And, consider this model title "ED209" , also by Aryan...

I'm sure that we can agree that it would take a LOT if gluing together components if all one had was a CNC mill.  Yet, a 3D Printer, like the Cube can create this in a single session as long as we want it as a static model.  It's even possible to design it so that parts can move and still print it as one item.

Both additive and subtractive systems have their strengths and weakness.  But, having used a CNC, dollar for dollar, I'd choose the Cube for the kinds of things I want to to do.  The benefits of "Additive" technology simply outweigh the benefits of "Subtractive" technologies for those things that I envision making. Still, that does NOT diminish the obvious usefulness of the iModela and it's great to see the improvements.  And, that includes the fact that they seem to have vastly improved the software for this new product.  And, that brings us to my real reason for wanting to go on this little field trip.

With rare exception I REALLY I like the iModela Home Page as a portal for consumer customers.  They really seem to have hit the bulls eye when it comes to hitting their target market... hobbyists.  I love the color and the action of the scrolling panel that covers just about every aspect that one would want to know about the product, the software and what it can do.  They demonstrate the capability with a wide variety of bright and vividly colorful objects.

Then, just below the scrolling panel they present a number of videos that further demonstrate the iModela experience.  I have a love/hate response to some of the videos.  First, most have music that may or may not go over well if I want to explore this site in places other than home.  Secondly, while I appreciate Roland's honesty, some of the videos actually demonstrate why I DON'T want a CNC machine.  As I said, there is a LOT of filing and gluing.

But, what the iModela site lacks is very important to point out!

It is very, very difficult to find a single USEFUL item on their page.  I see a lot of plastic trinkets.  And, a lot of painted funny characters.  But, do they REALLY think all we want to do in 3D is create dime store trinkets???

I think the design goals of those interested in creating 3D objects are a lot more diverse than that.  Yea.  I DO want to create SOME funny creatures.  And, I DO want to create some stamping tools or key chains.  But, I want to create a LOT more than that.

I want to create USEFUL things.  And, while I KNOW that the Roland is perfectly capable of creating some of those useful things.  I want them to acknowledge the fact that desire by including a few.

And, that brings me back to the Cubify site... where 3D Systems has done just that.  Based on the fact that the item Mark3DS uploaded has the 3D Systems logo, I'm guessing that he works for them.  Here is a an elegantly simple and very useful "Smart Phone Prop".

By the way, Mark3DS also provided us with the perfect way to leave our little field trip by giving us "Helical Art", the perfect example of something an "Additive" system can do that a "Subtractive" system can only dream about doing!

Designers like Aryan, Mark3DS and the Cube are why I'm DEFINITELY a Cubify Fan!!!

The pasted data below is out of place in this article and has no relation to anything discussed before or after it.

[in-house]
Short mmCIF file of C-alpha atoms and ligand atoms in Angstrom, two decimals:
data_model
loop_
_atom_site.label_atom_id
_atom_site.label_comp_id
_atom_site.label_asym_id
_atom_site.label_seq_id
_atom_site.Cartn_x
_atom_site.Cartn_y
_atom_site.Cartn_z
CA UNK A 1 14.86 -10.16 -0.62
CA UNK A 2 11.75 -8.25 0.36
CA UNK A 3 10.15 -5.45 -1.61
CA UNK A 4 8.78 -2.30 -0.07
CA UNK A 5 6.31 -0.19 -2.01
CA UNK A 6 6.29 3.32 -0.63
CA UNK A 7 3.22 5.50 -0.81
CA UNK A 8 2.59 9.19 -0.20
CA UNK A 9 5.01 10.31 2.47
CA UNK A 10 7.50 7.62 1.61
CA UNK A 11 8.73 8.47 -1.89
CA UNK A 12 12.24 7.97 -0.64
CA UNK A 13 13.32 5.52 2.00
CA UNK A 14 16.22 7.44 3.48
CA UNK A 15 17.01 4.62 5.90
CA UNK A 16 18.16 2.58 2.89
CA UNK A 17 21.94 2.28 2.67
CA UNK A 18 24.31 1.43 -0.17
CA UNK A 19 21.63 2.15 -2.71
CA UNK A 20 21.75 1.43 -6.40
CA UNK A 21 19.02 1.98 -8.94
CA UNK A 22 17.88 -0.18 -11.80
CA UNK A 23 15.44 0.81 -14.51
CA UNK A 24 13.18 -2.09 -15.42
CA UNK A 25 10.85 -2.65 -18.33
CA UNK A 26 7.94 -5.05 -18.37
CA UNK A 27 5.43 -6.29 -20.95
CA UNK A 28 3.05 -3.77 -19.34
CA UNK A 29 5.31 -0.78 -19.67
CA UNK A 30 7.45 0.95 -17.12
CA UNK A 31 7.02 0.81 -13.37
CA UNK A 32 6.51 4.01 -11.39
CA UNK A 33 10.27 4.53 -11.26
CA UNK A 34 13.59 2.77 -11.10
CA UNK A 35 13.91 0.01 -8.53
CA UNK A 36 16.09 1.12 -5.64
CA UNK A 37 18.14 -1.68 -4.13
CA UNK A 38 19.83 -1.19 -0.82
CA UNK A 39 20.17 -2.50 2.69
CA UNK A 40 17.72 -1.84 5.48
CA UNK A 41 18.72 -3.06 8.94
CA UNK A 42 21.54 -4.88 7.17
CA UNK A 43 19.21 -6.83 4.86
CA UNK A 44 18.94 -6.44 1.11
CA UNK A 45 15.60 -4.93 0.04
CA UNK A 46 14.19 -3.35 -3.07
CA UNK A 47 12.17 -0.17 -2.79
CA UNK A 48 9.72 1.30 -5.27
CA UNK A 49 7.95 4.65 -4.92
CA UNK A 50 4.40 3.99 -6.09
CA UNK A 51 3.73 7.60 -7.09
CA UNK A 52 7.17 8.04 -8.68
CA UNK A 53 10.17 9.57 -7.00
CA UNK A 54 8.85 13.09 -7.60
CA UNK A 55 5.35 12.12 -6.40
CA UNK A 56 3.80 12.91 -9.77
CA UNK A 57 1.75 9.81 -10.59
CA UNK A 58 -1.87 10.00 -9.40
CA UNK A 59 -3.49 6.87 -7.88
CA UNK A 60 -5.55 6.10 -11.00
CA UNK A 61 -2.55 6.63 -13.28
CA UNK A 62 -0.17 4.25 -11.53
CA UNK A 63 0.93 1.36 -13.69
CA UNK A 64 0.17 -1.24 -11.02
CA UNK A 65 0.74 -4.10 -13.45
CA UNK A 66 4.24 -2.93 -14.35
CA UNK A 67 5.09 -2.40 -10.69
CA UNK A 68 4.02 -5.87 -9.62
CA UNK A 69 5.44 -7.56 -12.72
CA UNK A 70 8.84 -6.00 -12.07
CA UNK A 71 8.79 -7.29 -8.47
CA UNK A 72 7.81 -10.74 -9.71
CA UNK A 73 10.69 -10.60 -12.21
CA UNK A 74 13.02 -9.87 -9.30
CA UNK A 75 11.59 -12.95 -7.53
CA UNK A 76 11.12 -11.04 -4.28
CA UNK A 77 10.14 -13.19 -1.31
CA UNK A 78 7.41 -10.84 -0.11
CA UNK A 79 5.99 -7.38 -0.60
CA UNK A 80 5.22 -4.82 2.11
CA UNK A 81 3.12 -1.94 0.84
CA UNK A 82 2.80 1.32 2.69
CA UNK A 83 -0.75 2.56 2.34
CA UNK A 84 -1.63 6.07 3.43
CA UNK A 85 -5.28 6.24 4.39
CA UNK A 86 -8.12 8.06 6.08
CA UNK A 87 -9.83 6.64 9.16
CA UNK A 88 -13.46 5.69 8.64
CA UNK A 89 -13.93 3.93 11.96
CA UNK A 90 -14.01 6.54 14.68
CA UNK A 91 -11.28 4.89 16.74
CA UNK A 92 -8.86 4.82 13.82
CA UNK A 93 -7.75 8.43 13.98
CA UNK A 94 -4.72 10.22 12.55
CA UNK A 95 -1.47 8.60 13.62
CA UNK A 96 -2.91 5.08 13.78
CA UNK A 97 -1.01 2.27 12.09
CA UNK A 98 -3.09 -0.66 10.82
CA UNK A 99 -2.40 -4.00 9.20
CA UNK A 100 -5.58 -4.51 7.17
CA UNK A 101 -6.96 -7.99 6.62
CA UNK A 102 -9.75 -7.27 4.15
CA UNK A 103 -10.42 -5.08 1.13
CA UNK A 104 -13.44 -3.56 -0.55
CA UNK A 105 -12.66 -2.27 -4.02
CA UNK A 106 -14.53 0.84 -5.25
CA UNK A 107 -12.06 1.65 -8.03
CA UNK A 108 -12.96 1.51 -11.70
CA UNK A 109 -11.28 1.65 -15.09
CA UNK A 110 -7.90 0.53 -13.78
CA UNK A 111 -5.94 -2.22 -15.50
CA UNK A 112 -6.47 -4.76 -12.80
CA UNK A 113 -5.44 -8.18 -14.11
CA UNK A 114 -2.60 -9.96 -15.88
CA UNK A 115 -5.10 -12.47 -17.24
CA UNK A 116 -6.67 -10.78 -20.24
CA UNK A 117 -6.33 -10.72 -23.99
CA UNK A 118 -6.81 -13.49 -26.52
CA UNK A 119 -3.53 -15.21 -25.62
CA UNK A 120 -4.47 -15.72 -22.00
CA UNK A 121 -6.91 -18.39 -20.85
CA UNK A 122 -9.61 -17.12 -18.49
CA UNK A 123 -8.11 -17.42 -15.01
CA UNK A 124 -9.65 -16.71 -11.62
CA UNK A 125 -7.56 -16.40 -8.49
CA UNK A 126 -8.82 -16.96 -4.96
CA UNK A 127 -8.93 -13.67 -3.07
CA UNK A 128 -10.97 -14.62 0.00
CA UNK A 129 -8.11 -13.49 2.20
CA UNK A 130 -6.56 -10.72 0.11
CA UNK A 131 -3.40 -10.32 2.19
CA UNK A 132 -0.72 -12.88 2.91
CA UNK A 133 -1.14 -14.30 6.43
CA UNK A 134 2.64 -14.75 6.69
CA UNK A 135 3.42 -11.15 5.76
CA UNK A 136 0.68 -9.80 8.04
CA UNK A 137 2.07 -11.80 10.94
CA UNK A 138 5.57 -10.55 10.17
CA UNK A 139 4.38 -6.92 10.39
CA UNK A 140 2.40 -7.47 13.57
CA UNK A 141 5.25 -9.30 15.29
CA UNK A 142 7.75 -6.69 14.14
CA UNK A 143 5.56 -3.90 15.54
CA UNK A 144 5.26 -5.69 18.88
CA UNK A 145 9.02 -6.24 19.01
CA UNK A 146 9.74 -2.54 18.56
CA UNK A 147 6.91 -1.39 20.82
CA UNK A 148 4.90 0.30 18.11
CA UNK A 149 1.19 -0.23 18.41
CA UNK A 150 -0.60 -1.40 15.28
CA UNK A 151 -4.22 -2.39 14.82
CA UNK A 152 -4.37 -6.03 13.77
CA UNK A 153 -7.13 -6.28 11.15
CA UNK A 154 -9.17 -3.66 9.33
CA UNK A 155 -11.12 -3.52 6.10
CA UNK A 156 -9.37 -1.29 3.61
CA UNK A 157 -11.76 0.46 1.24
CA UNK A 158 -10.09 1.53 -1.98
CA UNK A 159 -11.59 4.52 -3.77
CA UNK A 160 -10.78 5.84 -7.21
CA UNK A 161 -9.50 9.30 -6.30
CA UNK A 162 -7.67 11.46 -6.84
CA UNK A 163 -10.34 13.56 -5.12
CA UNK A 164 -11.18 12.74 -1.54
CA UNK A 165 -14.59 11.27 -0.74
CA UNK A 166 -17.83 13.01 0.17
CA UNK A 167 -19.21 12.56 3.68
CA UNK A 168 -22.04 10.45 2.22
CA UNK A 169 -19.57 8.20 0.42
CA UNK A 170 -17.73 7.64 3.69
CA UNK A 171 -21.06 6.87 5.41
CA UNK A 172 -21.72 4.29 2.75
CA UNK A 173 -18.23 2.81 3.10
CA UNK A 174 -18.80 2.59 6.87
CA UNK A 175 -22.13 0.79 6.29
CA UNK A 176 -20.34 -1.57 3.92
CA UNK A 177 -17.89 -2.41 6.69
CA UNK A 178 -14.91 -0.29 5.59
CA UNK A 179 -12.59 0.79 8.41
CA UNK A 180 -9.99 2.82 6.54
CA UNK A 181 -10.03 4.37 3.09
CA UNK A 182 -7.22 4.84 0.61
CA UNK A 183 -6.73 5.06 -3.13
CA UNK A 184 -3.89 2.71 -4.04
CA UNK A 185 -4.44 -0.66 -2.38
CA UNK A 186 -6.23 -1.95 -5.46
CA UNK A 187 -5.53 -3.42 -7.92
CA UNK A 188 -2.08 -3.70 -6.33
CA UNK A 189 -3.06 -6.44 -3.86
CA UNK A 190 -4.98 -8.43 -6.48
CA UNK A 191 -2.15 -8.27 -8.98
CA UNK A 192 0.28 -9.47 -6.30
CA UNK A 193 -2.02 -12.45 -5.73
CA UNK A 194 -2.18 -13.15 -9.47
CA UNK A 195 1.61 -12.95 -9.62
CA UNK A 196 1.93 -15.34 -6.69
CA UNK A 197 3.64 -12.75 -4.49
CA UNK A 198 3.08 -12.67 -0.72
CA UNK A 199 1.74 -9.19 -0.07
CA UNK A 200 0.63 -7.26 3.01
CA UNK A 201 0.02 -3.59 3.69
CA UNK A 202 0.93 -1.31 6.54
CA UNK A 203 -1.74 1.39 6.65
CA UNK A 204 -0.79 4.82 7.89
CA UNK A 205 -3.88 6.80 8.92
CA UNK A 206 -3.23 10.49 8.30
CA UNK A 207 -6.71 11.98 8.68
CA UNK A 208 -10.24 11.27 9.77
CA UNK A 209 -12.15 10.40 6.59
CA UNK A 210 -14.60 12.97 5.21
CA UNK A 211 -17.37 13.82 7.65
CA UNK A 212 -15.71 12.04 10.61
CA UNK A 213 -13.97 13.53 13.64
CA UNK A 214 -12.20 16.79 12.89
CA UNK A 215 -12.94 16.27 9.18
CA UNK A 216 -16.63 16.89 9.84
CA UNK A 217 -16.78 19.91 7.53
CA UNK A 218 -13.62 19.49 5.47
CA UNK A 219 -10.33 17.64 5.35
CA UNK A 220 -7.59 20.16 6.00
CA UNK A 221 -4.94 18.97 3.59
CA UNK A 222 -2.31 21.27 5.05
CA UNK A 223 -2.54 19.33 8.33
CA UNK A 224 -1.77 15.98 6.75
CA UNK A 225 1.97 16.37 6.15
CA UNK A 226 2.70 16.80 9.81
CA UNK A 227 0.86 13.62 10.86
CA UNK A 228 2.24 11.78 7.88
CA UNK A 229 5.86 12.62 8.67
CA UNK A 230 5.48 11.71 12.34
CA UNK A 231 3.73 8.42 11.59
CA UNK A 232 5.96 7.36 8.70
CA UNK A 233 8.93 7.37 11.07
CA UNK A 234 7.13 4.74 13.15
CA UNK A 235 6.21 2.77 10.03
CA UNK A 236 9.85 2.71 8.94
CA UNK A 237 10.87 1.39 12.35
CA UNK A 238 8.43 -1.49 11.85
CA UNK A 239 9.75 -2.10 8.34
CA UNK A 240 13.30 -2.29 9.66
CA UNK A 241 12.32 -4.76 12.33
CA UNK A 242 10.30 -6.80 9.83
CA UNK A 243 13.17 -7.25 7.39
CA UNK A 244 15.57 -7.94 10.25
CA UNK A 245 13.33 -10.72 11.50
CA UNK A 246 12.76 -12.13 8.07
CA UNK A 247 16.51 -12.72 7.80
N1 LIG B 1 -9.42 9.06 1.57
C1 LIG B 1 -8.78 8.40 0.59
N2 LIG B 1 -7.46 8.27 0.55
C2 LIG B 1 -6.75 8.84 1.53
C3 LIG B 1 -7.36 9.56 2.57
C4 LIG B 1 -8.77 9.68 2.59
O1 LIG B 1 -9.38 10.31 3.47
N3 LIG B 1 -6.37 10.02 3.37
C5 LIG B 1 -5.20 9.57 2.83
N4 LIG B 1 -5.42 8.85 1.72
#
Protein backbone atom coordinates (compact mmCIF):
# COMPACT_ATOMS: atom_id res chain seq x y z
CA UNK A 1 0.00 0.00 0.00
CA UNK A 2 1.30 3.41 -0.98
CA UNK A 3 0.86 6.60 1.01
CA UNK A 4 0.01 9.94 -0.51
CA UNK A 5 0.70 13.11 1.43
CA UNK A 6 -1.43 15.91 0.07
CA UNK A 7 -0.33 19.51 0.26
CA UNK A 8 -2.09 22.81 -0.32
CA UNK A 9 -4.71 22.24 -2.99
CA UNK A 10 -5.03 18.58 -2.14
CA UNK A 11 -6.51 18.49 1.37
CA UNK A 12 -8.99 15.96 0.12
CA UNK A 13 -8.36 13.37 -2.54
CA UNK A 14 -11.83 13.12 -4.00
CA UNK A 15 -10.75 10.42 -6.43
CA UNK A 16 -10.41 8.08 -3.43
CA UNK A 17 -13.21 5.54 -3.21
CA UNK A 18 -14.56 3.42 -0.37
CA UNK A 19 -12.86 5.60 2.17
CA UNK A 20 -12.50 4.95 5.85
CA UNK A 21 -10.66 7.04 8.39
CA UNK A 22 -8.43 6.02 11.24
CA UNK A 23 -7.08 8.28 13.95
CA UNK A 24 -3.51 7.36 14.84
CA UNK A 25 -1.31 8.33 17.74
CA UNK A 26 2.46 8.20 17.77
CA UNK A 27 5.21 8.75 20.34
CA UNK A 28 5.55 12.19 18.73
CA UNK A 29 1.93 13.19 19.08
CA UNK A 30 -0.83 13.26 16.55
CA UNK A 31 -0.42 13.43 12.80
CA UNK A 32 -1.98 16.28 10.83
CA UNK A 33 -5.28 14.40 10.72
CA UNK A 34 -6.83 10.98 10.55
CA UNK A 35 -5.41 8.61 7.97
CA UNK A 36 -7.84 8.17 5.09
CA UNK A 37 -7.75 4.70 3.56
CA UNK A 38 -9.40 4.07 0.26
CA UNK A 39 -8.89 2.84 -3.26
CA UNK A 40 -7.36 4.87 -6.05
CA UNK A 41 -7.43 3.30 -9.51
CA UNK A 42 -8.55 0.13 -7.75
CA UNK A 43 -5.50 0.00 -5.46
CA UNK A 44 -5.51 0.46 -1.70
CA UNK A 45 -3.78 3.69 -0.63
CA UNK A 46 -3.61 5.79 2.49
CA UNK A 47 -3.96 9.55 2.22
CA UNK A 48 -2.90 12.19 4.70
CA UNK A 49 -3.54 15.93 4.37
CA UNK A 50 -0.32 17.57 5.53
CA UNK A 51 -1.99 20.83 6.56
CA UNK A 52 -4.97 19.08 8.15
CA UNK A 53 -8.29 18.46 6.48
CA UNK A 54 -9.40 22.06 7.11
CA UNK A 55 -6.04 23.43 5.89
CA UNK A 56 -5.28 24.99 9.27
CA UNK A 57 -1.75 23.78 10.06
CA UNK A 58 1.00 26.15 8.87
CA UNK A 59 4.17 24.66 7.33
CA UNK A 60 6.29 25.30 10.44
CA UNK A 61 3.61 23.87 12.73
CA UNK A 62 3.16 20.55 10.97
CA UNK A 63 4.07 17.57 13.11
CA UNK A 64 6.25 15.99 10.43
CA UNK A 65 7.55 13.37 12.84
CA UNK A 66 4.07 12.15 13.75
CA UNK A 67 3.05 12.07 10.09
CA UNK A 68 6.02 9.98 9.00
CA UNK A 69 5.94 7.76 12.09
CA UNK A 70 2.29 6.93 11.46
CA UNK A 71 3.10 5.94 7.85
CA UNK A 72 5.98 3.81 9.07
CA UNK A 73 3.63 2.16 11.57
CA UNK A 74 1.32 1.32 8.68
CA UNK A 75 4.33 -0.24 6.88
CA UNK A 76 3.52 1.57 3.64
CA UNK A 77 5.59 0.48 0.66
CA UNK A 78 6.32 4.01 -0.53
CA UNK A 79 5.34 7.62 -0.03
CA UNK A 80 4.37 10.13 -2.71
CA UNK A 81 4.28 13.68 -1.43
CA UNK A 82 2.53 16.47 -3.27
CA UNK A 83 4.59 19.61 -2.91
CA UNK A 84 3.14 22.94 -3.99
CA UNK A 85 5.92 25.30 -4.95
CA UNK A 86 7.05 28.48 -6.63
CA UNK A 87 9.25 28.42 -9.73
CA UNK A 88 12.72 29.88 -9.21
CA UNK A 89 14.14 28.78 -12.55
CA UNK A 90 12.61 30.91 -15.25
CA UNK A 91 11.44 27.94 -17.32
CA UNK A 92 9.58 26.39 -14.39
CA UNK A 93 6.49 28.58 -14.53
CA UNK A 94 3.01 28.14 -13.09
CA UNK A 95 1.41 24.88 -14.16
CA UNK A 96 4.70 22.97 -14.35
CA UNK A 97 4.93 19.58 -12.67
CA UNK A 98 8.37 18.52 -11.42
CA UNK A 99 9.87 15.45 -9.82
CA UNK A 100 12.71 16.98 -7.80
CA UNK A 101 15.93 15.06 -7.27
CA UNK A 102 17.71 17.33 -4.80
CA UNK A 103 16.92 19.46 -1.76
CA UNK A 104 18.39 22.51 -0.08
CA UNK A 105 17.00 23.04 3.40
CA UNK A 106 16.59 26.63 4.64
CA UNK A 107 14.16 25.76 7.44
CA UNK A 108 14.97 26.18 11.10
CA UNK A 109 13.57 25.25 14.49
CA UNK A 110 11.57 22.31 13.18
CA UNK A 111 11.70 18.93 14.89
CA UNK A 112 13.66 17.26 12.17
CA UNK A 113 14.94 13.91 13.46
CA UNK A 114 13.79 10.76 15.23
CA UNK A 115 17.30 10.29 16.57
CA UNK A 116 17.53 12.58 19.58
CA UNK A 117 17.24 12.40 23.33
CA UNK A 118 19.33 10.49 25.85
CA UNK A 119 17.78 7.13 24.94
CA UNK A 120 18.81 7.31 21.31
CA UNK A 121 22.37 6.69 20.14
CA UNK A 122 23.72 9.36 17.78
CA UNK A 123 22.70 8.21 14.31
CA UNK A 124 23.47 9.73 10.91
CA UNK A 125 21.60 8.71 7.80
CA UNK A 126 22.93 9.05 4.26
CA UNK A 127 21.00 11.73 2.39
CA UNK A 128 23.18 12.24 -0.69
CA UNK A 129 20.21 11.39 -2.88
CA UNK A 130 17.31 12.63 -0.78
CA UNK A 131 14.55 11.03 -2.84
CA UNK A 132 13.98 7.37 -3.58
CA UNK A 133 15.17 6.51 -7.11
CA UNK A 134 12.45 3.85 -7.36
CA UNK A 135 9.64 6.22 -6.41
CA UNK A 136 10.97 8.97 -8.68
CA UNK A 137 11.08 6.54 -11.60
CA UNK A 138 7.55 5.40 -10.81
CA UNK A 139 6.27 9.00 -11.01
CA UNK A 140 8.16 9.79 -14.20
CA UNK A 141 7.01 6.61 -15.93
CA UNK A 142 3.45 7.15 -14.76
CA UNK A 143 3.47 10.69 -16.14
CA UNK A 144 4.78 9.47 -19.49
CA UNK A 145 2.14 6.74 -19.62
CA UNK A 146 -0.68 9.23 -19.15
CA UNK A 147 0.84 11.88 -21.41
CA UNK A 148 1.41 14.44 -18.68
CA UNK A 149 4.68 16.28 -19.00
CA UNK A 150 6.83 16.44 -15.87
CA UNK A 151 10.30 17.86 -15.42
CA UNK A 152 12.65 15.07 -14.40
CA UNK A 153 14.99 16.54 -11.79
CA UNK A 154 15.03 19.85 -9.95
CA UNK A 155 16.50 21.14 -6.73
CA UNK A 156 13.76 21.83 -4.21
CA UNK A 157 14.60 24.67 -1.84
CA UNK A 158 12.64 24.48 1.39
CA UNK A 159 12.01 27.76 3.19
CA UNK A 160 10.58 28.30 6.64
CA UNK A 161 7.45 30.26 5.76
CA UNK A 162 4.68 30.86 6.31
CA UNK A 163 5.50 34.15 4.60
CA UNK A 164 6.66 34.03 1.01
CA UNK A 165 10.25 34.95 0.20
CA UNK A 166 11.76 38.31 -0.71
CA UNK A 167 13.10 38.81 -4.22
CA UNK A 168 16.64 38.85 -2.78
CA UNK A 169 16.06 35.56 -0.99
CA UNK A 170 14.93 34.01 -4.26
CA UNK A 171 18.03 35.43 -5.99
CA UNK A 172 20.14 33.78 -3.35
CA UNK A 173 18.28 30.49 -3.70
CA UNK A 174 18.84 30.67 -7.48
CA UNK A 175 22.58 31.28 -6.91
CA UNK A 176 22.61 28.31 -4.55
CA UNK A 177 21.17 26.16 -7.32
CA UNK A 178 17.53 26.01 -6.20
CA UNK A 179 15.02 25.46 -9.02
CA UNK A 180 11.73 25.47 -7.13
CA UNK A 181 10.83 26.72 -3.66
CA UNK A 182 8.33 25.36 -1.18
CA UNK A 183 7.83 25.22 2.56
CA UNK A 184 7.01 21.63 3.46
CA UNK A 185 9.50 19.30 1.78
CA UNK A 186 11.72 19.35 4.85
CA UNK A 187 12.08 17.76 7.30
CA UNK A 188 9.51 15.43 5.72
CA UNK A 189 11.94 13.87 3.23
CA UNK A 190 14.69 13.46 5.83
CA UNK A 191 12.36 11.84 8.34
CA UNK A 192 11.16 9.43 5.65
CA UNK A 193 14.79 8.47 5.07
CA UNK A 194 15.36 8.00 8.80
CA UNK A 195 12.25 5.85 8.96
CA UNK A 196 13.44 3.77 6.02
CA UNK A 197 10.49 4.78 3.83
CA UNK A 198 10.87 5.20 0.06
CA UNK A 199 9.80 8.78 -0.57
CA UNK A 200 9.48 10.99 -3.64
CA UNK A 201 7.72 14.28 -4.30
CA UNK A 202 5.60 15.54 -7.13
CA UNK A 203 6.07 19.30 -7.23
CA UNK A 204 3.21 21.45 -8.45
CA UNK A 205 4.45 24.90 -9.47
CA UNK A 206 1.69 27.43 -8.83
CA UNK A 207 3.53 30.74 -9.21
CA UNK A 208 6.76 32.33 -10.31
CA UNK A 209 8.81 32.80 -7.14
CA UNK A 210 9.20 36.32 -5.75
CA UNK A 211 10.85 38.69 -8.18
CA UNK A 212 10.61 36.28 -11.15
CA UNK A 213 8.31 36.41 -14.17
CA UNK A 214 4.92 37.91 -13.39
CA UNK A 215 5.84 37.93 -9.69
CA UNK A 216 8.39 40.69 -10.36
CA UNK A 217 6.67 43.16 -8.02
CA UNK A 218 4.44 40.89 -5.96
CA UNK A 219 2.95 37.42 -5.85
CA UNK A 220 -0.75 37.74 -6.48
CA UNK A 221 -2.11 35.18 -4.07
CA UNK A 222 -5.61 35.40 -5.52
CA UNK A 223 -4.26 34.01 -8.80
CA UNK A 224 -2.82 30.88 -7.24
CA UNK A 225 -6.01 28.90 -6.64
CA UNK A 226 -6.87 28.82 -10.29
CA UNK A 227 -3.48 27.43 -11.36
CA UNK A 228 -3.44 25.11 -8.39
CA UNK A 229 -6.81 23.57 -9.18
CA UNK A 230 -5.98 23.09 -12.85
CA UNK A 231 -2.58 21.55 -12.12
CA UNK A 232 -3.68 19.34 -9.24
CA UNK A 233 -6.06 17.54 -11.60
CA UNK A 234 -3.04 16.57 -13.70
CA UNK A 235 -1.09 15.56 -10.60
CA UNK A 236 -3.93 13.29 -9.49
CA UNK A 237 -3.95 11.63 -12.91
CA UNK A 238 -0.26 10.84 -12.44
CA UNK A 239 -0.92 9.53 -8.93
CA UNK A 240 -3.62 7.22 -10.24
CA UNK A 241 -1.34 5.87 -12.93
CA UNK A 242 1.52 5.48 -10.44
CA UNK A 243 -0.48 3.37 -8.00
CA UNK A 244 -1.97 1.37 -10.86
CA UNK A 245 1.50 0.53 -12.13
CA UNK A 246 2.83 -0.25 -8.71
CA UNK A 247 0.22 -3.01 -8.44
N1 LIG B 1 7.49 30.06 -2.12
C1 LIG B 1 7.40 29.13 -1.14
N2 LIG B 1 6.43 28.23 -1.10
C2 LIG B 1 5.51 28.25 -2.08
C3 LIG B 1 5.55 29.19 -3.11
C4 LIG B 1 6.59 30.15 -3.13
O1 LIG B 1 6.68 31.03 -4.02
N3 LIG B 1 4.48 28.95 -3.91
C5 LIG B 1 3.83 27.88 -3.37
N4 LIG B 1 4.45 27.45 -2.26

February, Love, the Taj Mahal and 3D Printing

Long ago at a far away place (at least from where I'm sitting writing this in Maryland) lived a beautiful woman who was deeply loved by her husband.  Her name was Mumtaz Mahal .  And, by all accounts she was a very beautiful and kind woman.

She was married to the rich and powerful Mughal ruler Shah Jahan.

Their love is legendary.  But, one of the things that has made it one of the greatest love stories in history is that it was a union cut short by death and punctuated by the deepest grief.  Imagine being the richest, most powerful man in your kingdom and being completely helpless as life slipped away from the one you loved so deeply.

Shah Jahan, could have simply spiraled down in his grief.  But, instead, he did something so remarkable and beautiful that, today, both he and is wife are remembered and their love celebrated by people around the world.  He constructed a building in her honor and as a testament of his great admiration and love for her.  This building is the famous Taj Mahal.

It's fitting that we should remember this couple on the first day of February.  And, it's also fitting that we do so on a blog devoted to the Cube, Cubify and 3D Printing.  And, that is because one of the first printable 3D designs that were uploaded into the Cubify Store is this tribute to Shah Jahan's wonderful achievement by designer Rameshjadhav.

I don't know about you.  But, I'm very happy to be reminded about Shah Jahan and Mumtaz Mahal by this design.  As a teacher, this is a marvelous project to print in the classroom.

We're also reminded of Valentine's Day and love by another designer on Cubify.  Cre83D is to be credited with being the first person to get my wife really excited about 3D printing.  She knew is was cool.  She knew it could do useful things.  She knew it could be valuable to our sculptor daughter.  But, the finally "Got it!" when she saw the designs that Cre83D had uploaded.

This one is called "Double Love".

But, it was his other design that might end up costing me some serious money!

It's called "Sweet Heart".

The reason for my concern is that she had me post a comment asking him to create a new design that incorporates prongs for a stone!  Remember, we can print in plastic and send that plastic to be printed in precious metals!  And, my daughter is a jeweler!!!  So, I'm thinking that this might end up being a serious drain on my income!!!  Yikes!

And, of course, she will point out that if Shah Jahan could build a Taj Mahal for his wife,  it's the LEAST I can do to buy her a ring!  :)

I have spent some time with the 2D craft community and I know that making things that show their love to family and friends is probably THE biggest driving force in their creations and projects.  So, I'm convinced that the same will be the case in the 3D Printing community.

So, I am very, very happy to feature the work of  Rameshjadhav and Cre83D  on this first day of February.  Thanks to both of you!